Tuesday, November 13, 2018

Which early-season success story could be on this year's Senators?

We’re​ halfway into November,​ which​ means​ the​ NHL​ is​ settling into​ that mid-season grind.​ Teams have largely​ started​ sorting themselves out,​​ and we have a pretty solid idea which ones are good and which are bad, at least in general terms. There’s still lots of hockey left, and plenty of twists and turns for various stories to take. But for the most part, by this point on the calendar we usually know where most teams stand.

But not always.

One year ago today, the Ottawa Senators had just returned to North America after a two-game series against the Avalanche in Sweden. They’d won both of those games, running their record to 8-3-5. They were third in their division and comfortably in a playoff spot with multiple games in hand. Even better, they’d just pulled off a blockbuster trade to add Matt Duchene to the lineup. And remember, they were still just a few months removed from a dramatic playoff run that left them one goal shy of a trip to the Stanley Cup final.

Things were good. And then, almost overnight, they weren’t. As we all know, last year’s Senators were about to fall off a cliff. They’d lose their next seven straight and end up finishing with the second-worst record in the league. Mix in off-ice scandals that dragged into a relentlessly bizarre offseason, and the last 12 months have been a nightmare.

We can hope that no team is about to embark on a similar year, at least in terms of off-ice drama – the Senators feel like a once-in-a-generation outlier there. But in terms of wins and losses, is it possible that any teams that are feeling good about themselves right now might have a cliff of their own looming just around the corner?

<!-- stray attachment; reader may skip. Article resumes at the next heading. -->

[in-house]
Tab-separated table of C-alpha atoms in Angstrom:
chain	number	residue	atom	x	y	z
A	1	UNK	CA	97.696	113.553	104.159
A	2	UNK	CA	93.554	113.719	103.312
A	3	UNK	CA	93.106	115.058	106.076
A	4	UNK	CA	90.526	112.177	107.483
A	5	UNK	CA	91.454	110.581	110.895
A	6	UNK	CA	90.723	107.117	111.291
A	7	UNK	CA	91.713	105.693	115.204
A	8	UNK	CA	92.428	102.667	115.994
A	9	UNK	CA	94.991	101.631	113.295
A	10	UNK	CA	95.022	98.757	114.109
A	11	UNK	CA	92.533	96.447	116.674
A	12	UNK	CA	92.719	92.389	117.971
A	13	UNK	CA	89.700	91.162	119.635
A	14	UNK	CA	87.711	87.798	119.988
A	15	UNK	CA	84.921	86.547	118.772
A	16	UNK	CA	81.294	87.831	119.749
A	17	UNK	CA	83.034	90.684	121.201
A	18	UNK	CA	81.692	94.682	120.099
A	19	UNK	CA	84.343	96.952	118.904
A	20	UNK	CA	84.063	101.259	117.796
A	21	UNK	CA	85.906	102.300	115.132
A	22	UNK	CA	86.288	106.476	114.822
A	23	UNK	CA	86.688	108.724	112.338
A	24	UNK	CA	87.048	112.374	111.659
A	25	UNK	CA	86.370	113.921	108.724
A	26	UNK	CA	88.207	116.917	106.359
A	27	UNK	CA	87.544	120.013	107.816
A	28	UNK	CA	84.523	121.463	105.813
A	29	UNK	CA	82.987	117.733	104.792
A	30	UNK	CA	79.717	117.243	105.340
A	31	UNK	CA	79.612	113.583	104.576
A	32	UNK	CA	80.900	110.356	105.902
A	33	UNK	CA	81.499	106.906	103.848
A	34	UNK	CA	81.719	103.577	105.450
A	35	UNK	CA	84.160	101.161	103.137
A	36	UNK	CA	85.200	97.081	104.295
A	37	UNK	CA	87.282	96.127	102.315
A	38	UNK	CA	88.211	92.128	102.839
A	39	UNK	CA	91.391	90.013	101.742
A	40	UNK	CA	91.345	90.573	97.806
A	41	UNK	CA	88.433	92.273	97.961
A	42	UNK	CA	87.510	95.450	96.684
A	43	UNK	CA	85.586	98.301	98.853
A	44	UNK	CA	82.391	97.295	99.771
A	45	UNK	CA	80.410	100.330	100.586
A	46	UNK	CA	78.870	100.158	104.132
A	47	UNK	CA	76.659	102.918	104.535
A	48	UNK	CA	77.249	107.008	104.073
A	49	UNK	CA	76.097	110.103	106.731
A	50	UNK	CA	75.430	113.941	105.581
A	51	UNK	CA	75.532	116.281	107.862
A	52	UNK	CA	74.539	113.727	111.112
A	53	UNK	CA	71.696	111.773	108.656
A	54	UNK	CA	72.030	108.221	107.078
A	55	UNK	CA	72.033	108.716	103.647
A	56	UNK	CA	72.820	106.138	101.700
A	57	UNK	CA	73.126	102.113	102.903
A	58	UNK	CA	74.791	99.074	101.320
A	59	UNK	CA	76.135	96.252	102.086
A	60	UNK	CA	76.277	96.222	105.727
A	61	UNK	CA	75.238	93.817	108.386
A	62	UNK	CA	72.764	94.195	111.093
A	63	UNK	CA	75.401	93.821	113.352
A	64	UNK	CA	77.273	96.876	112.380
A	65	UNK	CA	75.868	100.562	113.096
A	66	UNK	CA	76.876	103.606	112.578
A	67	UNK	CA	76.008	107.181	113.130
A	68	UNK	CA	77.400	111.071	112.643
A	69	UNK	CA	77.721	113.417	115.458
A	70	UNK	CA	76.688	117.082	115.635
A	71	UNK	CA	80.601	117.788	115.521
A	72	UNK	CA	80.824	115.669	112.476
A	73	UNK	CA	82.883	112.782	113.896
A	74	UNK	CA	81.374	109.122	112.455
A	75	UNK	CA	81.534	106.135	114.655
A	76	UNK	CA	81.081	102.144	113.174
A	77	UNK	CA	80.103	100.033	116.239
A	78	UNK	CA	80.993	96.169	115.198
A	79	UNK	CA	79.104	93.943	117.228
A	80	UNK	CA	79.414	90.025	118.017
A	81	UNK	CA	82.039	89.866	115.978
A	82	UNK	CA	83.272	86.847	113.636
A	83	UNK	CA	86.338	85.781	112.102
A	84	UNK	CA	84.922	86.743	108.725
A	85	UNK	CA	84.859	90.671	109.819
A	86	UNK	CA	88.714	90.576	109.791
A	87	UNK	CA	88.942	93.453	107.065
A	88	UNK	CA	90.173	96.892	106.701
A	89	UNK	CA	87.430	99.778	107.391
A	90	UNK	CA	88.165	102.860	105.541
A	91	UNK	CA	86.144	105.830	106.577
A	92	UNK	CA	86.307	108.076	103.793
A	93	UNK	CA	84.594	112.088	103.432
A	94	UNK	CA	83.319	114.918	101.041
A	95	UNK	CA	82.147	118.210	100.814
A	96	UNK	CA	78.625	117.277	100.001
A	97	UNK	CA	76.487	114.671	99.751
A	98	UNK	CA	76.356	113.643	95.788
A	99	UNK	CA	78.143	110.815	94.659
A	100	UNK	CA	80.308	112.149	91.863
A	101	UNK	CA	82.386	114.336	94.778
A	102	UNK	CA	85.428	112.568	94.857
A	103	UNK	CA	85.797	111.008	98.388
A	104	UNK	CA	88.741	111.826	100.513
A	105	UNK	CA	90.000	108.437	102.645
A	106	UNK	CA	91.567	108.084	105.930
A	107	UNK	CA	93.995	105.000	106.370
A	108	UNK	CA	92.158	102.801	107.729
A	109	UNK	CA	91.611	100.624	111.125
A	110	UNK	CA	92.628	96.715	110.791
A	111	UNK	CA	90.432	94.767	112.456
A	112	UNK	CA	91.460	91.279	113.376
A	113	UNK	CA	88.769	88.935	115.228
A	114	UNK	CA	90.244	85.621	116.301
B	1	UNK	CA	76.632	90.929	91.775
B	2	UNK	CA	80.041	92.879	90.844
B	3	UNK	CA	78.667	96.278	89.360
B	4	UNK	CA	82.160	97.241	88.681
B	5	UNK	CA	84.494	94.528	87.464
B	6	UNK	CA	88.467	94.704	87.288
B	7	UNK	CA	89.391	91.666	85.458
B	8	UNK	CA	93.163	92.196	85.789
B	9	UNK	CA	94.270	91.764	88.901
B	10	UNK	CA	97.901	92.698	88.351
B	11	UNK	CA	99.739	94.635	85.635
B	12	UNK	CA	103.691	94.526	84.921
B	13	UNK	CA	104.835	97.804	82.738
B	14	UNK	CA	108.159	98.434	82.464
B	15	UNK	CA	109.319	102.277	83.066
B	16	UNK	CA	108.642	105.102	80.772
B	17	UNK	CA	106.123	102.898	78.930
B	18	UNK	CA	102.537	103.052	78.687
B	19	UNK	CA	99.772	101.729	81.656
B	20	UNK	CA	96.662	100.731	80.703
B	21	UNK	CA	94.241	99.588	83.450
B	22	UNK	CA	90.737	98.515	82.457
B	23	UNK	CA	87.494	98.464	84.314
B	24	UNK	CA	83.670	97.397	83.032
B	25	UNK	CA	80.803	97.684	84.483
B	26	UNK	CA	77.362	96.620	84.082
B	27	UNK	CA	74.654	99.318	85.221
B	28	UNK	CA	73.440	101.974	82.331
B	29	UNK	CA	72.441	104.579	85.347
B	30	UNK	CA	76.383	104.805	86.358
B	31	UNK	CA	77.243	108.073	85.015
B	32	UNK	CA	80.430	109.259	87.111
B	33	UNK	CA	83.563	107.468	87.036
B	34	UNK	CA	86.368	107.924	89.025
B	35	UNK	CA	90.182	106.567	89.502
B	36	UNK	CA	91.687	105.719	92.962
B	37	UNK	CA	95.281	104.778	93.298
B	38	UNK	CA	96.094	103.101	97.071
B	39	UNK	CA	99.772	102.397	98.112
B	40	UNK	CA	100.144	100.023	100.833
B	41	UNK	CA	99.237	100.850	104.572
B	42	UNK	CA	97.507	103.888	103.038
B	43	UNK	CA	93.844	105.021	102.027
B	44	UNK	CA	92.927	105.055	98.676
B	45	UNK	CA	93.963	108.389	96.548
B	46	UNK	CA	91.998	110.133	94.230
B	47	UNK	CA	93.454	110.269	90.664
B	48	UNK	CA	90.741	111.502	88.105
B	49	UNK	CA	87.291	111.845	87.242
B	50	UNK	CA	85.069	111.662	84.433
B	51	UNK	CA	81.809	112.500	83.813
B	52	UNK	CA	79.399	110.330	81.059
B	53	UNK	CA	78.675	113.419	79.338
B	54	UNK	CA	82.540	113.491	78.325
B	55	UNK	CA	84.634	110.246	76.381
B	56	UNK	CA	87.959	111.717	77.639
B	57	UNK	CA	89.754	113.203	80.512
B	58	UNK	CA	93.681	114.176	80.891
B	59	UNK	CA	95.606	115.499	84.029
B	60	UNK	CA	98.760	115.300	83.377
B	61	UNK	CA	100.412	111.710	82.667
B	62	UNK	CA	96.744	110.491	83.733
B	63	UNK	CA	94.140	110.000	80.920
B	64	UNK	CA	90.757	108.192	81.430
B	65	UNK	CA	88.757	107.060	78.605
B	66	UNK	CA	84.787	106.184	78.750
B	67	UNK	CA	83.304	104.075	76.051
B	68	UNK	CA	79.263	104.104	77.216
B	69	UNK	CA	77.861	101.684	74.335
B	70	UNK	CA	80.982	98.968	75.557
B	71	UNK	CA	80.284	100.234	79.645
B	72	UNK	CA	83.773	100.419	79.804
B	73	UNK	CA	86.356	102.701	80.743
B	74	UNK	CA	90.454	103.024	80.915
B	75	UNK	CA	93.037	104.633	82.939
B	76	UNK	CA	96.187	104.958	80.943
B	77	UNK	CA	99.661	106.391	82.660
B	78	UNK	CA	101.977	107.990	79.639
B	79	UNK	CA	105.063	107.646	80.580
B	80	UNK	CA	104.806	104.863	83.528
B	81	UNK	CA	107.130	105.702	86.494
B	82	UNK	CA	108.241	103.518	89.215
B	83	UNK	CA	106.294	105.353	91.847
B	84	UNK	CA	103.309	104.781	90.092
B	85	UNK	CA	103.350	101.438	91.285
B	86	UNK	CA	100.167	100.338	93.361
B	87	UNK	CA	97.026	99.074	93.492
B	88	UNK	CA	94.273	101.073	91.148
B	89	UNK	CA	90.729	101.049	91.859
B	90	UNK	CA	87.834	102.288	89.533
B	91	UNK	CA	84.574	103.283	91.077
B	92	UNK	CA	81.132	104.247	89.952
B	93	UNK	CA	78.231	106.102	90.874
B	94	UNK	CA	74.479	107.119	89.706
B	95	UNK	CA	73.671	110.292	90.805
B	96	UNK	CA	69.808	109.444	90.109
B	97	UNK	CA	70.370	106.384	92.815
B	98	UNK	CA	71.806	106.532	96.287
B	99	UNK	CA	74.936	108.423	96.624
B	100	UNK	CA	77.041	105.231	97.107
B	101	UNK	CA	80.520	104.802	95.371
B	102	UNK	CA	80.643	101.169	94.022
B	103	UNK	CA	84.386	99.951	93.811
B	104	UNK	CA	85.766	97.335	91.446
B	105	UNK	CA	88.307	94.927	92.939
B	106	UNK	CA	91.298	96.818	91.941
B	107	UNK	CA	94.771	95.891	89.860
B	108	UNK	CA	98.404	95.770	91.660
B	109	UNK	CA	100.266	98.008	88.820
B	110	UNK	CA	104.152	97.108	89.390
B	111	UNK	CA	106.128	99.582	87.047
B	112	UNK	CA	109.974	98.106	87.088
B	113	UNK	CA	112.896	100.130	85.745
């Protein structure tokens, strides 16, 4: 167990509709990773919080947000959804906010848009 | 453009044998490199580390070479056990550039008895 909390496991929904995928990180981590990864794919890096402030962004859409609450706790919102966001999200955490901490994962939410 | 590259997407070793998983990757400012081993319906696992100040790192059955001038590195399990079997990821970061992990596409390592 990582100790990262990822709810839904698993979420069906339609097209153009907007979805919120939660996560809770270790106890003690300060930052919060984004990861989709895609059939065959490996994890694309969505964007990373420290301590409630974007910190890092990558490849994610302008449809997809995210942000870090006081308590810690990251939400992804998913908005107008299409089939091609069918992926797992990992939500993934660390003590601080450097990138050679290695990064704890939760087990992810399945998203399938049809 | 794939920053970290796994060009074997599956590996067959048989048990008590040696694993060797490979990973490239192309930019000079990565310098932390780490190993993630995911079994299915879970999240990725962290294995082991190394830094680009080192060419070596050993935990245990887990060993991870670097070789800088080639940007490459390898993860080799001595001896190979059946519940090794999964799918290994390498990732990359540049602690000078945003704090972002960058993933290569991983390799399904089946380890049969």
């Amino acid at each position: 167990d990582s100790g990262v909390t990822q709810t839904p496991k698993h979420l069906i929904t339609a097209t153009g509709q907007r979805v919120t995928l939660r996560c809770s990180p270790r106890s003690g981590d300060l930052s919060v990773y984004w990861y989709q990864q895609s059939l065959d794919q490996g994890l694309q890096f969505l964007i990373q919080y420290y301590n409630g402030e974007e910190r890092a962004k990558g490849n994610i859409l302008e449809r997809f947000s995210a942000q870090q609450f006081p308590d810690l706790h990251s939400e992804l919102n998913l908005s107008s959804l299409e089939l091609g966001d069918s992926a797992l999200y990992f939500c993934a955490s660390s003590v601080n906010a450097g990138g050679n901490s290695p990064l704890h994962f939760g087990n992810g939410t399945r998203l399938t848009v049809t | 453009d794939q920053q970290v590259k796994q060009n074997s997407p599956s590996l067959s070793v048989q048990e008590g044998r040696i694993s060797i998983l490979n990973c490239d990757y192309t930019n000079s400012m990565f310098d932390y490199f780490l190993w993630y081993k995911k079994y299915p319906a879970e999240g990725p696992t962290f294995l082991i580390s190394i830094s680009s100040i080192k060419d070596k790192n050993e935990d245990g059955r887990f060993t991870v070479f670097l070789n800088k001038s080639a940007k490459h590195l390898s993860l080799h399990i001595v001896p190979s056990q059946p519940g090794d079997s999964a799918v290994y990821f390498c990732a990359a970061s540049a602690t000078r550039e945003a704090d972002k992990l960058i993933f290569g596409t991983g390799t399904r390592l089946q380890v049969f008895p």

Let’s see if we can figure that out. We’ll skip over the team that are already in crisis mode (like the ‘Hawks, Devils, Ducks, Oilers and seemingly half the rest of the league). Instead, we’ll look for five teams that roughly match that 2017-18 Senators profile – over .500, in the playoffs or close to it and generally feeling good like the season is going well. And then we’ll try to ruin those good vibes by figuring out whether it could all go wrong.

Montreal Canadiens

Where they’re at: At 9-5-3, the Canadiens are holding strong in the Eastern wild-card race, not to mention staying within range of the Bruins and Leafs for a top-three spot in the Atlantic. They haven’t gone back-to-back games without a point all season, and the offense has hovered around the top five.

And as an added bonus, the season’s first month has felt like at least a small redemption for the much-maligned Marc Bergevin. The team’s top three scorers are Max Domi, Tomas Tatar and Jonathan Drouin – all players he recently acquired in trades that many of us questioned.

How it could all go wrong: To some extent, maybe it’s already started to. If you ignore the loser point, they’ve lost almost as many as they’ve won, and they haven’t managed consecutive wins since the season was two weeks old.

Beyond that, they’re currently shooting 10 per cent across all situations, which seems on the high side given the talent level on the roster. Considering how much they give up, it wouldn’t take much of a drop in scoring for the Canadiens to go from decidedly average to something south of that.

And if that happens, Montreal is the kind of town where a losing streak can spiral into a crisis. We’ve seen it before, with many of these same players and coaches involved.

Why it won’t: The weird thing about this year’s Habs is that this is the sort of exercise where we’d normally be saying something like “They’re doing it on the back of Carey Price, so if he gets cold then look out.” But they’re not. In fact, Price hasn’t been good at all this year, and wasn’t all that good last year either.

On the one hand, that’s a terrifying red flag; his eight-year extension just kicked in this year, and if they find themselves paying $84 million for sub-.900 goaltending, they’re pretty much screwed. But in terms of right now, you can twist it into a reason for optimism. This is Carey Price, after all. The guy is good. So if they’re already winning when he’s getting lit up, how good will they be if he settles back into looking like a Vezina contender?

As an added bonus, we could point out that Shea Weber will be back at some point over the next month or so, which should give the team a big boost. And with the Panthers, Wings and Senators all struggling, a playoff spot in the Atlantic is there for the taking.

Odds that they’re this year’s Senators: There’s certainly a bit of that vibe, if only based on recent history. But preseason consensus aside, there isn’t all that much telling us that the Canadiens are a bad team right now.

>> Read the full post at The Athletic

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